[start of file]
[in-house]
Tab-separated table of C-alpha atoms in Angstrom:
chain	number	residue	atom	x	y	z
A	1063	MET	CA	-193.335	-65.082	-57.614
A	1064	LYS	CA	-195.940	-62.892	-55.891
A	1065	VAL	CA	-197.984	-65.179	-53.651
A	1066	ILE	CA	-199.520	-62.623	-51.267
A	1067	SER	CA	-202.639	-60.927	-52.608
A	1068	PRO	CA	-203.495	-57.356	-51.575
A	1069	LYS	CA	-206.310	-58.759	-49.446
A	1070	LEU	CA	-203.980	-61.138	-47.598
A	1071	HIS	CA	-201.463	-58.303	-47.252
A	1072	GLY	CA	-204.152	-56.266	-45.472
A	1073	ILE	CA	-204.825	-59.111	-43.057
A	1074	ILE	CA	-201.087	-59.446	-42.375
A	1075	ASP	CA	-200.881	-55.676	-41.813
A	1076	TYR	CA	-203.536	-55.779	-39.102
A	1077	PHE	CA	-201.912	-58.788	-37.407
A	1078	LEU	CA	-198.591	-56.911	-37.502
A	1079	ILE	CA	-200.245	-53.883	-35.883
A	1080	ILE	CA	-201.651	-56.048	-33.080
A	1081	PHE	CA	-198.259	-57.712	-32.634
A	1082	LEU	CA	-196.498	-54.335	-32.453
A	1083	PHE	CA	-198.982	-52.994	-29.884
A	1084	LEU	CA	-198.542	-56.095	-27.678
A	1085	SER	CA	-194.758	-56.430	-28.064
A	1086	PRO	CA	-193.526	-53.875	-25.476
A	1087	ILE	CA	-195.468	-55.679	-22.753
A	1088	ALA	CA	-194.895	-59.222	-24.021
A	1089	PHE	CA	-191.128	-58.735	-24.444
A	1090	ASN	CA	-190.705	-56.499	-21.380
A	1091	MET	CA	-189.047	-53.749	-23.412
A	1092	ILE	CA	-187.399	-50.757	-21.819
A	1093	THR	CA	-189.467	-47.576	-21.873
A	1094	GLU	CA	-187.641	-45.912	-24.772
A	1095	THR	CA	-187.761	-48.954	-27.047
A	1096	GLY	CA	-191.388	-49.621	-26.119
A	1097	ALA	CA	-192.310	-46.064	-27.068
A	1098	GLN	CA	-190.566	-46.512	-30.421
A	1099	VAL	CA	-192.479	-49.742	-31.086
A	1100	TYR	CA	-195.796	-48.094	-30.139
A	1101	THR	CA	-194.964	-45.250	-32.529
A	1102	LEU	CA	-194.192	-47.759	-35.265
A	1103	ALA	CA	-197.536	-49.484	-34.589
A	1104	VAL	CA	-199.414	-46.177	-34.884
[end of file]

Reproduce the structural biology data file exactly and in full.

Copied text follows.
[in-house]
Tab-separated table of C-alpha atoms in Angstrom:
chain	number	residue	atom	x	y	z
A	1063	MET	CA	-193.335	-65.082	-57.614
A	1064	LYS	CA	-195.940	-62.892	-55.891
A	1065	VAL	CA	-197.984	-65.179	-53.651
A	1066	ILE	CA	-199.520	-62.623	-51.267
A	1067	SER	CA	-202.639	-60.927	-52.608
A	1068	PRO	CA	-203.495	-57.356	-51.575
A	1069	LYS	CA	-206.310	-58.759	-49.446
A	1070	LEU	CA	-203.980	-61.138	-47.598
A	1071	HIS	CA	-201.463	-58.303	-47.252
A	1072	GLY	CA	-204.152	-56.266	-45.472
A	1073	ILE	CA	-204.825	-59.111	-43.057
A	1074	ILE	CA	-201.087	-59.446	-42.375
A	1075	ASP	CA	-200.881	-55.676	-41.813
A	1076	TYR	CA	-203.536	-55.779	-39.102
A	1077	PHE	CA	-201.912	-58.788	-37.407
A	1078	LEU	CA	-198.591	-56.911	-37.502
A	1079	ILE	CA	-200.245	-53.883	-35.883
A	1080	ILE	CA	-201.651	-56.048	-33.080
A	1081	PHE	CA	-198.259	-57.712	-32.634
A	1082	LEU	CA	-196.498	-54.335	-32.453
A	1083	PHE	CA	-198.982	-52.994	-29.884
A	1084	LEU	CA	-198.542	-56.095	-27.678
A	1085	SER	CA	-194.758	-56.430	-28.064
A	1086	PRO	CA	-193.526	-53.875	-25.476
A	1087	ILE	CA	-195.468	-55.679	-22.753
A	1088	ALA	CA	-194.895	-59.222	-24.021
A	1089	PHE	CA	-191.128	-58.735	-24.444
A	1090	ASN	CA	-190.705	-56.499	-21.380
A	1091	MET	CA	-189.047	-53.749	-23.412
A	1092	ILE	CA	-187.399	-50.757	-21.819
A	1093	THR	CA	-189.467	-47.576	-21.873
A	1094	GLU	CA	-187.641	-45.912	-24.772
A	1095	THR	CA	-187.761	-48.954	-27.047
A	1096	GLY	CA	-191.388	-49.621	-26.119
A	1097	ALA	CA	-192.310	-46.064	-27.068
A	1098	GLN	CA	-190.566	-46.512	-30.421
A	1099	VAL	CA	-192.479	-49.742	-31.086
A	1100	TYR	CA	-195.796	-48.094	-30.139
A	1101	THR	CA	-194.964	-45.250	-32.529
A	1102	LEU	CA	-194.192	-47.759	-35.265
A	1103	ALA	CA	-197.536	-49.484	-34.589
A	1104	VAL	CA	-199.414	-46.177	-34.884